Additional info about me:  I scheduled a date to take the exams in two weeks thinking they would be no problem.   Four months ago I earned my BS degree in Information Systems and figured my knowledge with computers was pretty good for my age.  I registered to take the two exams because a job I was applying for required that I was CompTIA A+ Certified.  After picking up the first book (by Prowse) I realized I had some studying to do.  I'm pretty strong on the software side of computers and not so much with the hardware and knowing the technical names of internal components of a computer system (such as how many pins does an IDE ribbon for a FDD have or what are the pixel dimensions of a WUXGA).  After reading the first book by Prowse I took the two 100-questions practice exams at the end and was not satisfied nor felt prepared to take either of the two exams.  I picked up book #2 by Regan on a Tuesday and went through all 400 pages of practice problems in the following two days.  If that isn't cramming I'm not sure I know what is.  I would spend an hour and a half or so per chapter, take a break, and go at it all day long for two straight days.  I went through every question in chapters 1-5, and realized I didn't have enough time to cover every question in the remaining chapters so I did every odd question in chapters 6-10.  By the end I could barely read the instructions on setting up my newly purchased UPS (Universal Power Supply).  If I had additional time I would cover the remaining even numbered questions in chapters 6-10 in book 2 by Regan and then start to hit up the practice questions on the CD at the back of the book.  I barely made it through the 202 practical exam and I'm pretty sure my score would reflect a higher number if I had additional time to study the questions I missed out on.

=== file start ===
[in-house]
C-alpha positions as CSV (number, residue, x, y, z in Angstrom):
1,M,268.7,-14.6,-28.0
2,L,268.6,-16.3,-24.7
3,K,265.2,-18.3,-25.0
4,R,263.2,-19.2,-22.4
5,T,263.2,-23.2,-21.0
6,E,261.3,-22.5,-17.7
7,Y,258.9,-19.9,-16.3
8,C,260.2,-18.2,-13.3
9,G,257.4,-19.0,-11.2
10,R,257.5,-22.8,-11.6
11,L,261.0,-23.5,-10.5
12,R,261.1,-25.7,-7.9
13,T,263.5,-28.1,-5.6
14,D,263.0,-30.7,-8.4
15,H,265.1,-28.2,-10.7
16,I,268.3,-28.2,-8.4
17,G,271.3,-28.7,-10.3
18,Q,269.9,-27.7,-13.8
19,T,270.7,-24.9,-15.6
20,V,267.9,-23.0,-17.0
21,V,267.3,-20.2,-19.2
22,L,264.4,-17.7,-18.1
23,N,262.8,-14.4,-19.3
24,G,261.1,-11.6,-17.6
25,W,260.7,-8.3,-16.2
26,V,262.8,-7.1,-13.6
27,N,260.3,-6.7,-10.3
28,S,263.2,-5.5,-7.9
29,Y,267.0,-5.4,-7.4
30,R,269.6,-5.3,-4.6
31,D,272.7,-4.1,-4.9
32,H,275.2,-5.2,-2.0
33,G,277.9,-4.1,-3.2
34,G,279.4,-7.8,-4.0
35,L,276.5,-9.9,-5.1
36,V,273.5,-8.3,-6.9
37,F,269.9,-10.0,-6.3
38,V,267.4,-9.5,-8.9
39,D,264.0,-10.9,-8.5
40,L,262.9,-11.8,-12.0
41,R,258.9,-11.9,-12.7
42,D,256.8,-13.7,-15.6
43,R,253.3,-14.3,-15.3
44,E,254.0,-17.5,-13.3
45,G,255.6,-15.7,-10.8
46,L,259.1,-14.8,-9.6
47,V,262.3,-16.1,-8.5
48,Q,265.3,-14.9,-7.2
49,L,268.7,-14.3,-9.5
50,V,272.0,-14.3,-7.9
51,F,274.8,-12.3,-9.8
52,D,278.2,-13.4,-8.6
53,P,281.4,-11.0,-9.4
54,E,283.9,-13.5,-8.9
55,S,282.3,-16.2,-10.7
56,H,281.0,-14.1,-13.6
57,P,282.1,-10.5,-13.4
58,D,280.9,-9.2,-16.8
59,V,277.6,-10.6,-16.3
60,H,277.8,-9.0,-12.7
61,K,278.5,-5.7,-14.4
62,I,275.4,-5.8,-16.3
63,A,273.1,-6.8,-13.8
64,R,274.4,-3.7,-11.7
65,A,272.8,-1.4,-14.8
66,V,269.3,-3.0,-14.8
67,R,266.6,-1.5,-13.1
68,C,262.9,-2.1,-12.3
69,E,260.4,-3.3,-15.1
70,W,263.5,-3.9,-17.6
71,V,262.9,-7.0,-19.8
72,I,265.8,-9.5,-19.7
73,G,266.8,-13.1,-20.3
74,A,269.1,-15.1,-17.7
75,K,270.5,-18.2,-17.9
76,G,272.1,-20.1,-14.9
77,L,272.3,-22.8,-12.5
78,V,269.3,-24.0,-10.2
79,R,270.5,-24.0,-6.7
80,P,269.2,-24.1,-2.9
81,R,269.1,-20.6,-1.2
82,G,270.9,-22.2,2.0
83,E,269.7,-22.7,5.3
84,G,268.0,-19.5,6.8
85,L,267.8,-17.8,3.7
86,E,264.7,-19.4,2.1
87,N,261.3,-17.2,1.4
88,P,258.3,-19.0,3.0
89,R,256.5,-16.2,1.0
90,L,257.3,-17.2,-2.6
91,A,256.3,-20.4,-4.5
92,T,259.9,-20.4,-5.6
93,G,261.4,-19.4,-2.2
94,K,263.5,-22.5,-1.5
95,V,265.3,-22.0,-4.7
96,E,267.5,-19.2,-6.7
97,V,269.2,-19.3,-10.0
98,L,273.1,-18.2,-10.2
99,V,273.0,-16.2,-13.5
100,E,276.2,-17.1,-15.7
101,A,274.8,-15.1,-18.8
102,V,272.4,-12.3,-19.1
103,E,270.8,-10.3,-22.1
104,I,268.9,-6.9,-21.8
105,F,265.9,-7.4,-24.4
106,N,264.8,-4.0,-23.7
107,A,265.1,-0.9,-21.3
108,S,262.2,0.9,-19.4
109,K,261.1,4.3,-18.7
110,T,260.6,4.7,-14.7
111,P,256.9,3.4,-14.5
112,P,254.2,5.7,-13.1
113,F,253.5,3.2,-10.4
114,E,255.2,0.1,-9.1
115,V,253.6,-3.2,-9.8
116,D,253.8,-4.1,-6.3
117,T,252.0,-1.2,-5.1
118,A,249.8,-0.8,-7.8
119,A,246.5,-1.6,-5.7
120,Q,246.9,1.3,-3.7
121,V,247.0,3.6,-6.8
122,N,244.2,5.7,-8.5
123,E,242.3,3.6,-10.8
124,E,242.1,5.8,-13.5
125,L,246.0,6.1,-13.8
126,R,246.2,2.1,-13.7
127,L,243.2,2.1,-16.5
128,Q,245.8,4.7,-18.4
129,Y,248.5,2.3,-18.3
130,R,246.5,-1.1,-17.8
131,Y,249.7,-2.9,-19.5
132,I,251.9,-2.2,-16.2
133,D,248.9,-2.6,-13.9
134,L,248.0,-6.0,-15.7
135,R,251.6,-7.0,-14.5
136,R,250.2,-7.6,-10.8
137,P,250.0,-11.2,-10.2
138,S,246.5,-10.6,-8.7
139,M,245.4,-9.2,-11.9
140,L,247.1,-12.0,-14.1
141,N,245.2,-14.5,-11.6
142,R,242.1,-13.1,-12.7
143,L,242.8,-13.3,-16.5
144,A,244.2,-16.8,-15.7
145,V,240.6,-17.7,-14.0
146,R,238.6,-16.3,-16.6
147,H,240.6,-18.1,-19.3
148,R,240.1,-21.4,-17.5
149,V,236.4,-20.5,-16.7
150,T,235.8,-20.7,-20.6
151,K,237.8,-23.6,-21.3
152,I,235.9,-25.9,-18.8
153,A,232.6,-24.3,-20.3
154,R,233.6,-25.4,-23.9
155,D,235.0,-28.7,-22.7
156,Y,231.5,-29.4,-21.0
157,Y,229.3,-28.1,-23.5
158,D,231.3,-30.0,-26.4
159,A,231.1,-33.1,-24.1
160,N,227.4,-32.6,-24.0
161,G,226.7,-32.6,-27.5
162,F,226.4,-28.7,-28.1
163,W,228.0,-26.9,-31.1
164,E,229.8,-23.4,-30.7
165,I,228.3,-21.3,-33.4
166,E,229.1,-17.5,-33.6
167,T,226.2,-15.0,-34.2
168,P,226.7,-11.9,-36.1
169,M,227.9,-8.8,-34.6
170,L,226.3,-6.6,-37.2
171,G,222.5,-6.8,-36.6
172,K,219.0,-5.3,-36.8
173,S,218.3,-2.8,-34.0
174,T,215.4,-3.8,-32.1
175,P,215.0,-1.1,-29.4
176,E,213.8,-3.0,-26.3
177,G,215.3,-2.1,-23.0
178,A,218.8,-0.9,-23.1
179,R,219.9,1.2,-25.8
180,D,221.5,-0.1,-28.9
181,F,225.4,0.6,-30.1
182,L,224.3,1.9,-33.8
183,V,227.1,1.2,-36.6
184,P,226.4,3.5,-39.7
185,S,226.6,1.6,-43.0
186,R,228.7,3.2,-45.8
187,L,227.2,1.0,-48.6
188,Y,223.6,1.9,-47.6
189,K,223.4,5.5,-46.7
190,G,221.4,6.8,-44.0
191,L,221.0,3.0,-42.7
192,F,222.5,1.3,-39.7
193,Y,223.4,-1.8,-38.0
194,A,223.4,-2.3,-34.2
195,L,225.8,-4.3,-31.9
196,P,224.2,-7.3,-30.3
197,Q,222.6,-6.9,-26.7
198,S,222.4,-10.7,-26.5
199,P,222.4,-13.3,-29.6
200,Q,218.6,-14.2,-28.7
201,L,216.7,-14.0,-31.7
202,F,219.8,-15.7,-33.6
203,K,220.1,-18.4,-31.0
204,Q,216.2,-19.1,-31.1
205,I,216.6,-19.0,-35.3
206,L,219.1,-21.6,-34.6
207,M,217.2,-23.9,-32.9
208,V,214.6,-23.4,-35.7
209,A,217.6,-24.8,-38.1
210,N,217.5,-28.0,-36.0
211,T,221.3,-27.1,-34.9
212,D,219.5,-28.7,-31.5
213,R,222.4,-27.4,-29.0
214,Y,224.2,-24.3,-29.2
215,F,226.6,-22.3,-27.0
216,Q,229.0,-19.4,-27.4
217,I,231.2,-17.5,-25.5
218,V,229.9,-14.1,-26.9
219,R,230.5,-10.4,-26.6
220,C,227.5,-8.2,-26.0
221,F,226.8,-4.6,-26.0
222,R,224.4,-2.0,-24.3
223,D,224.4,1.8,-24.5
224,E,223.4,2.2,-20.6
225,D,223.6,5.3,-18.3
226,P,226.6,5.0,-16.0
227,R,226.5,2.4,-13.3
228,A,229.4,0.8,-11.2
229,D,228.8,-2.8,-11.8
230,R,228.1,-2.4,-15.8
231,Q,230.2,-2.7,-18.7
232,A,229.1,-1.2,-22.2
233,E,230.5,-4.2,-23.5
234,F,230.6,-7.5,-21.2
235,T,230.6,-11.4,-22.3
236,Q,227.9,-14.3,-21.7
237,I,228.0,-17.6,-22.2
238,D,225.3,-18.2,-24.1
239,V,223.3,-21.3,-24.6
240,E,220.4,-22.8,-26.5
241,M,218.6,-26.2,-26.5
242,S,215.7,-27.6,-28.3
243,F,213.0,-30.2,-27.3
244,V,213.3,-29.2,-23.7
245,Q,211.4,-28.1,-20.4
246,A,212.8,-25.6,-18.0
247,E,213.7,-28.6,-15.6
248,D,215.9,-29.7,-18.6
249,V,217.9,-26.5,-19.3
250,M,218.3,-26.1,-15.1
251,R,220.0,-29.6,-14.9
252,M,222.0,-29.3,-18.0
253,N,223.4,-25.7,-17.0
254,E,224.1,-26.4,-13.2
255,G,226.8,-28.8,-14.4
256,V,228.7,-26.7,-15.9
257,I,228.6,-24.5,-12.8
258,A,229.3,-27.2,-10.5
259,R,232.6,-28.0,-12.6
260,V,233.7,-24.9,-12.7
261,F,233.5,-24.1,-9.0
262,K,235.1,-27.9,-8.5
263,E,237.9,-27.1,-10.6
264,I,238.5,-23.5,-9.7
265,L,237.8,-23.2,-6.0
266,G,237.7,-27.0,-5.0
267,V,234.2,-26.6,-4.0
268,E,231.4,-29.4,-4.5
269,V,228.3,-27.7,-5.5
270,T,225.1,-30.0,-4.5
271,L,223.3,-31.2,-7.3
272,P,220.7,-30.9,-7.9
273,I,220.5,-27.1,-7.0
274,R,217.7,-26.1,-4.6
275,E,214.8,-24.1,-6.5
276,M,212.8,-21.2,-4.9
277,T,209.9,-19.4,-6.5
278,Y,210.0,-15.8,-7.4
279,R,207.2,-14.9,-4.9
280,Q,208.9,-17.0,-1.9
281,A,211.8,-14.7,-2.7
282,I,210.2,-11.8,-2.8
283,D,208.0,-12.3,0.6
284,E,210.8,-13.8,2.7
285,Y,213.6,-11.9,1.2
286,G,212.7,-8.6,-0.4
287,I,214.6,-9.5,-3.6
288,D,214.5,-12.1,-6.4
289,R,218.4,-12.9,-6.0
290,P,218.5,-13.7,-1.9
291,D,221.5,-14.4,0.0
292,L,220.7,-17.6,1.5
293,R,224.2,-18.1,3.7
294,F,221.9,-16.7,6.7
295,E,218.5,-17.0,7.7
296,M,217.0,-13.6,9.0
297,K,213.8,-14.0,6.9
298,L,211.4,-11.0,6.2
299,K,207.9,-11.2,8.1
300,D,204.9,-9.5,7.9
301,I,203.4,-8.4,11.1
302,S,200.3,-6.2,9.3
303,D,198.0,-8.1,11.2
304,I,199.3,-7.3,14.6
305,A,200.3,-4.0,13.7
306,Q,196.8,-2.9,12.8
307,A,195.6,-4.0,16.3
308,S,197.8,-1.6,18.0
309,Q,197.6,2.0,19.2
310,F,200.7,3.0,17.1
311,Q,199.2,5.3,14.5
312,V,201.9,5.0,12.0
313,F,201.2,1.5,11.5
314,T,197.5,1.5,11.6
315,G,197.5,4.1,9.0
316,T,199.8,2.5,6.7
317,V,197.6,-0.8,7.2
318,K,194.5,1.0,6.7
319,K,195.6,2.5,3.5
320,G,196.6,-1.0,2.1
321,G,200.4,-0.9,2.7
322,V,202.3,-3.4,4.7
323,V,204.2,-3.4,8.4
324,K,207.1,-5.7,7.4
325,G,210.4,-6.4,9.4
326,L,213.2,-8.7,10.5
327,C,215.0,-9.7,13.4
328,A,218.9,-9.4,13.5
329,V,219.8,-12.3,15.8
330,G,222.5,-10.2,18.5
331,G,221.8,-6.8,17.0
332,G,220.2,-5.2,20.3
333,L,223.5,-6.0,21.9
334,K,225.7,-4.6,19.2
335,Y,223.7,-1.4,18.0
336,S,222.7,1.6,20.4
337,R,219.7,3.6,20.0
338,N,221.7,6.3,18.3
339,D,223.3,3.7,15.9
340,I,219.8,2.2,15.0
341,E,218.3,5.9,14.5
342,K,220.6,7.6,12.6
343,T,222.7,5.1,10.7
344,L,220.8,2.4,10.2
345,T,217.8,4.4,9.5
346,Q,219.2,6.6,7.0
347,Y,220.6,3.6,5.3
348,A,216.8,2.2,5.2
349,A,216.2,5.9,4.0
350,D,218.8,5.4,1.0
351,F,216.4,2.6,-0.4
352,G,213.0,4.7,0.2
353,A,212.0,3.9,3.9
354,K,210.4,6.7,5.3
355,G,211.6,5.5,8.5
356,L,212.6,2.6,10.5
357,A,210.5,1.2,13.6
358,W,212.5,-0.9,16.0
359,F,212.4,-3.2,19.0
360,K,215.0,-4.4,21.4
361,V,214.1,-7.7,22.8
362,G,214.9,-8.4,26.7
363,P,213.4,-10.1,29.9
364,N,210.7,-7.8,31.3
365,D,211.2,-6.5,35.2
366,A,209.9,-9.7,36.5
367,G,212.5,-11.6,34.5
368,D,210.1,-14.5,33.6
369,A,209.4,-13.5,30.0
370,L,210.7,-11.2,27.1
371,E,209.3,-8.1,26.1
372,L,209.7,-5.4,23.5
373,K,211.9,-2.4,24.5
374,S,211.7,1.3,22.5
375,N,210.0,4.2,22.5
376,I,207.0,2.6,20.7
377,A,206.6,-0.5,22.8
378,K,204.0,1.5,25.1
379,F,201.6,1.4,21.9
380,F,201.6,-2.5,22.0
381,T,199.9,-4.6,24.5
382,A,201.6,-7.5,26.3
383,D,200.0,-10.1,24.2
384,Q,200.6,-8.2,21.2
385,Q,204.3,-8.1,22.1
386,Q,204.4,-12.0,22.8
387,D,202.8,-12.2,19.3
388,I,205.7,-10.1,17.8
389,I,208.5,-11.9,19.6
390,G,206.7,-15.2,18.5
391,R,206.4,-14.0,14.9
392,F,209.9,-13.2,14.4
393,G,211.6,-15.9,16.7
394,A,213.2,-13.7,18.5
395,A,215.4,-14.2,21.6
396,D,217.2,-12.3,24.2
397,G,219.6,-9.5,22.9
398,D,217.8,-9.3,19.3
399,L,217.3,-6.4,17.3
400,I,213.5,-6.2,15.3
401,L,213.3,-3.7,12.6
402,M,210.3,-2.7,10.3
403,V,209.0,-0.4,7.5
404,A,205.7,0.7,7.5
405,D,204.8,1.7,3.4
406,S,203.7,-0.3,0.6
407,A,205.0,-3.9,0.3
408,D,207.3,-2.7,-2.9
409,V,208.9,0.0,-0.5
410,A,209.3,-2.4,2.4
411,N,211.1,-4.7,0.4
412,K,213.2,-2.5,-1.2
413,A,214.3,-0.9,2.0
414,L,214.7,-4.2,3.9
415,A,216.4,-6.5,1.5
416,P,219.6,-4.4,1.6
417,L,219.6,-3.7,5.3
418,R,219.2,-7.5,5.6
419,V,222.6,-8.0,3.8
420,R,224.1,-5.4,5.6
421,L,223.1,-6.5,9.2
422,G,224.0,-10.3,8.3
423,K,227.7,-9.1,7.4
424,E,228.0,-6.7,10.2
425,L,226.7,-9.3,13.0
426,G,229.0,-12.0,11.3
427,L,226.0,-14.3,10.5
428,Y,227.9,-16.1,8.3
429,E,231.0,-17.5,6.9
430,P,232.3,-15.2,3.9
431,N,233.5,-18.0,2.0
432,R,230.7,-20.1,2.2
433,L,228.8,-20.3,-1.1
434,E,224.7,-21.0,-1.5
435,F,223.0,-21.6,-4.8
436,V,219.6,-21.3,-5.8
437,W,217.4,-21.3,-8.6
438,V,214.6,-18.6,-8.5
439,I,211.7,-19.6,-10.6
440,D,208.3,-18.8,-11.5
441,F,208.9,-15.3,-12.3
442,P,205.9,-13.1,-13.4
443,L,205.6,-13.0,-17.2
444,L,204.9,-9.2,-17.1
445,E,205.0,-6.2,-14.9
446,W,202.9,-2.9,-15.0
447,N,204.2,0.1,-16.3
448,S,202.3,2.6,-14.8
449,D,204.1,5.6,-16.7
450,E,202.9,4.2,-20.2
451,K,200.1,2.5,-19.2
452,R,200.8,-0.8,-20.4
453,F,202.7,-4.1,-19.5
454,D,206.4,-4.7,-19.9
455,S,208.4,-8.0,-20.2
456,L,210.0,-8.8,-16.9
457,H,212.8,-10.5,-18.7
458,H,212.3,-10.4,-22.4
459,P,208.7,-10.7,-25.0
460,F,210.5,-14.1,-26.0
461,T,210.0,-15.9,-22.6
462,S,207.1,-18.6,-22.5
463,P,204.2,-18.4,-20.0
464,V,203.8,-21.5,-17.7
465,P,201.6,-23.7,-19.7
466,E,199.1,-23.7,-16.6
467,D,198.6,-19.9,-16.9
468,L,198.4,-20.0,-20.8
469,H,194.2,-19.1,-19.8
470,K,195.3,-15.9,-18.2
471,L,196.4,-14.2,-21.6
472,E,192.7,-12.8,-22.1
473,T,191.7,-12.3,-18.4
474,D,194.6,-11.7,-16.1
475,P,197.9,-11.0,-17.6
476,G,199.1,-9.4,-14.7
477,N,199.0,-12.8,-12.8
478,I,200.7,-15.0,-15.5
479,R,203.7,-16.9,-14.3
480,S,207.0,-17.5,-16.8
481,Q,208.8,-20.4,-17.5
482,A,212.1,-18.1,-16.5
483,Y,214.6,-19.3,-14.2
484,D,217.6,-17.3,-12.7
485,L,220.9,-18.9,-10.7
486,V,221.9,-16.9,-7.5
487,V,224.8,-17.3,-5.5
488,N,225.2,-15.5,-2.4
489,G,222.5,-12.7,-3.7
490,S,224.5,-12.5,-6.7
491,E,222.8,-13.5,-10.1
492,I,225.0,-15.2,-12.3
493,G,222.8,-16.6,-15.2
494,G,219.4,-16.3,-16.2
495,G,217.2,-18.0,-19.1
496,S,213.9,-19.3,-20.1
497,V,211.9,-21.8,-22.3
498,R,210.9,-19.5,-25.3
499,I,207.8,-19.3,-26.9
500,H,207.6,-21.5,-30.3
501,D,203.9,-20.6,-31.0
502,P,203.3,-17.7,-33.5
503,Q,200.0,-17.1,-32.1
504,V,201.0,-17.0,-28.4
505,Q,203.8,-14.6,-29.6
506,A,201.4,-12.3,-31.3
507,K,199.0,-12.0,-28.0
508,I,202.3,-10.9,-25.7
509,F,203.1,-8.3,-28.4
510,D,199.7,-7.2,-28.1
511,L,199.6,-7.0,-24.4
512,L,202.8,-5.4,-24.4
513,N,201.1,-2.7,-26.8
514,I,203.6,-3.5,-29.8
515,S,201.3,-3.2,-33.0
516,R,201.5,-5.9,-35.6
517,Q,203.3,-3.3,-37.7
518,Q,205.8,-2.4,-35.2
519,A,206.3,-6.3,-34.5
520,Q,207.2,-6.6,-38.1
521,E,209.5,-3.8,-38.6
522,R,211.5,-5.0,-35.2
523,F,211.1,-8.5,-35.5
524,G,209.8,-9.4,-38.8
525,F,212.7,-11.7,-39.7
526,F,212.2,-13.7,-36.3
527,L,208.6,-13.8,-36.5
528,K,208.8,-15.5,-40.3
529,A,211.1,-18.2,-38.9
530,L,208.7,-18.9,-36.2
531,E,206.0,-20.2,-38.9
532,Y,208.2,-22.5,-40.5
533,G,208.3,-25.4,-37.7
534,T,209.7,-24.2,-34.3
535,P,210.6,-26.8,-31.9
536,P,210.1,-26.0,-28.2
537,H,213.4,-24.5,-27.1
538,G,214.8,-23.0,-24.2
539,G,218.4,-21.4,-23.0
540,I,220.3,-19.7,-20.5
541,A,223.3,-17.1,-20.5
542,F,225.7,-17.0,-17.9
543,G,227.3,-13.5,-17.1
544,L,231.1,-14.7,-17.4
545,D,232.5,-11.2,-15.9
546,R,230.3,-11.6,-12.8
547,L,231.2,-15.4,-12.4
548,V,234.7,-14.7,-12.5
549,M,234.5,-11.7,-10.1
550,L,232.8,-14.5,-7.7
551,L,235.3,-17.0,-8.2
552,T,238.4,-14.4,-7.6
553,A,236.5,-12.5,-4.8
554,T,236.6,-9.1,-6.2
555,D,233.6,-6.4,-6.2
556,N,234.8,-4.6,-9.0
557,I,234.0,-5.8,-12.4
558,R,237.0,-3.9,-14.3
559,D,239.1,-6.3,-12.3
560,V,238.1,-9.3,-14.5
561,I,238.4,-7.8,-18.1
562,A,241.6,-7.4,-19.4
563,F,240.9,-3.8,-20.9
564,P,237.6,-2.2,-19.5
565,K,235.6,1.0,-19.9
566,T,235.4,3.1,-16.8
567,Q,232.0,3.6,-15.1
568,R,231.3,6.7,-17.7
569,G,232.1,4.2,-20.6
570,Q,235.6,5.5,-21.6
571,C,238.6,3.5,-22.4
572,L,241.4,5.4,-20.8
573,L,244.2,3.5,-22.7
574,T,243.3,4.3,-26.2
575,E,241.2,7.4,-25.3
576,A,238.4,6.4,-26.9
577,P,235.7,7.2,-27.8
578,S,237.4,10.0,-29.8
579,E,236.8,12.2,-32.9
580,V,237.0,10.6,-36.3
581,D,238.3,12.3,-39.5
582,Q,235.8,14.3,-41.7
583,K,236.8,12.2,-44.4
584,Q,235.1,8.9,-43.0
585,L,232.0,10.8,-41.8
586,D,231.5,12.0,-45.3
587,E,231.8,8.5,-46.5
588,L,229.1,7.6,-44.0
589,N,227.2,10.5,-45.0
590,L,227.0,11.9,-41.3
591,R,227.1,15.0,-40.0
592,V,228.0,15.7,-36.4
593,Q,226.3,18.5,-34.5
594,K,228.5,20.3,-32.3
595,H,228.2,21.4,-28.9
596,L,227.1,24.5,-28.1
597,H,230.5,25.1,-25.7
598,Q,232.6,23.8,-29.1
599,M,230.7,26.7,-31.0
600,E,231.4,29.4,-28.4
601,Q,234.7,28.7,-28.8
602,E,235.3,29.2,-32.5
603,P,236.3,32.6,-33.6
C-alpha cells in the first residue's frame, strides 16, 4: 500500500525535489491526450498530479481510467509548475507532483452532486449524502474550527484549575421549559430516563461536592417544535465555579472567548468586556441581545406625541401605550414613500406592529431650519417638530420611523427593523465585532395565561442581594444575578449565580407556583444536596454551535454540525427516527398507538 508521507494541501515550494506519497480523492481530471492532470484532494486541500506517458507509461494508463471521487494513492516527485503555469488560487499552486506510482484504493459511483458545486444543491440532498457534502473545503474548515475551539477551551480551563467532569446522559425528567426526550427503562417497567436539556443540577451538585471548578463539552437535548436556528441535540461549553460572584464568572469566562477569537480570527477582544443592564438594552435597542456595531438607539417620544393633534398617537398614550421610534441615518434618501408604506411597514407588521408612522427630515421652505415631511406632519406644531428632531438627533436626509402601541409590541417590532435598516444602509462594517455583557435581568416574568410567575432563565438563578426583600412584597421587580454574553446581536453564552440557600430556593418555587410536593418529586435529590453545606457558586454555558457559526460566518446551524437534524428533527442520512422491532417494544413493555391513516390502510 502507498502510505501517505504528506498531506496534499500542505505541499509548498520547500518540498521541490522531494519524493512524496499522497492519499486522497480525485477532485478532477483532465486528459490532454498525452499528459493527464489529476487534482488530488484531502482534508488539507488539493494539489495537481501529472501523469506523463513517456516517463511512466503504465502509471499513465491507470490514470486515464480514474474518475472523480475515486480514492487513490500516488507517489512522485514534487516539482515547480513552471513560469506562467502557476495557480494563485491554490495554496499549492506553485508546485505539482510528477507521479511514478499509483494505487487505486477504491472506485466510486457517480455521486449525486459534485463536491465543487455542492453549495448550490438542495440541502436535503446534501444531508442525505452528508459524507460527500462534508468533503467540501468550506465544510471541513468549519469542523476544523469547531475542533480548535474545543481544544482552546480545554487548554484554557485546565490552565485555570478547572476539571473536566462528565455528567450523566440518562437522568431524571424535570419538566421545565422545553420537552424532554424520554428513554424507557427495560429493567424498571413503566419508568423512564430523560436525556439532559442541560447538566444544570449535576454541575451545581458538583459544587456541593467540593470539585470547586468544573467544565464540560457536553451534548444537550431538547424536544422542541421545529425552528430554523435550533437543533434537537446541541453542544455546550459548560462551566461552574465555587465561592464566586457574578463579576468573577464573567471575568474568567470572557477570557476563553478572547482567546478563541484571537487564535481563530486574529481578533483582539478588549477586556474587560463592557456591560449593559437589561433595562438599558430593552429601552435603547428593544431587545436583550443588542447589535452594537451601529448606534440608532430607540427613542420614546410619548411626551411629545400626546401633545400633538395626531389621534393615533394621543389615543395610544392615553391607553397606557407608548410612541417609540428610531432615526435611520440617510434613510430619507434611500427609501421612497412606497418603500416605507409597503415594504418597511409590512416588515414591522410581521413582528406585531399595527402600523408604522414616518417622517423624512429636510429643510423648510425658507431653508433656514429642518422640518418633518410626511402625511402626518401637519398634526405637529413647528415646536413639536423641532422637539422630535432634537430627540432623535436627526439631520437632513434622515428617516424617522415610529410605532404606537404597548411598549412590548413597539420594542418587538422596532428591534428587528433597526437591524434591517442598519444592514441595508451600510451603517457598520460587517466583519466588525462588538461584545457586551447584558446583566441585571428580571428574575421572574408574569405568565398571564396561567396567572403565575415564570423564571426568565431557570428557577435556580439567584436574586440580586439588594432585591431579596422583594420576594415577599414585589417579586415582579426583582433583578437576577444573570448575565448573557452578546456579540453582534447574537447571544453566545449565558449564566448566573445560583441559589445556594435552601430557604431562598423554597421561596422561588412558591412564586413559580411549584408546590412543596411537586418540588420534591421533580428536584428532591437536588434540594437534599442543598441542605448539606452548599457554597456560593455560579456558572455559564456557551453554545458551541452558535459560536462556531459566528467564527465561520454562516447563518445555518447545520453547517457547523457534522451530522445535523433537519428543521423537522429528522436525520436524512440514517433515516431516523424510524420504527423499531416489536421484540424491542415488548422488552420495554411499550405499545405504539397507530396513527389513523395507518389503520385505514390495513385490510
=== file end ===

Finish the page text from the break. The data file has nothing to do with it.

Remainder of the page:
Dec 17, 2010

Final Reflective Blog

This will be my last post relating the Digital Civilization course I've been in at college this semester.  Whenever people ask me about this class I usually tell them a couple things.
1) that I spend more time in it than any other class
2) that it is probably my favorite class because of the way it's administered
If we have more time to talk I continue to tell them about how we do our own research for our weekly topics and make blog posts on them and then read other class members blogs and after that network beyond our class and make connections in other places.  It is time consuming in that there's a lot to do, however, it's somewhat fun because we get to choose where to go to study or connect with the places we desire.

For anyone reading this who isn't already familiar with the class, it's an honors western civilization class that integrates modern-day computing technology to enhance education (mostly via the internet).  While in class, the students participate just as much (sometimes more) to our learning as they report on their findings or experiences.  One blog entry that I particularly remember being intrigued in was when I was doing focused research on one of the first computer programmers in the nation.  Her story was fascinating and I even found (and linked) an hour long video of her in an interview explaining what life was like back-in-the-day.  Click here to read the blog post.

There is order in that the professors say when we need to move on or if we're getting off the important subject matter at hand.  One thing that makes a class great, doesn't matter if it's at work, church, or school, is that the person teaching it cares about doing their best and has a passion towards what it is they're teaching.  Our professors Dr. Burton and Dr. Zappala not only showed these qualities in their styles of teaching, but they also respected their students.  I can't speak for other students, but I know that for myself, I want to work harder when I know the work/research I do is significant to those whom I'm doing it for.  This isn't just applicable to school, but to life in general.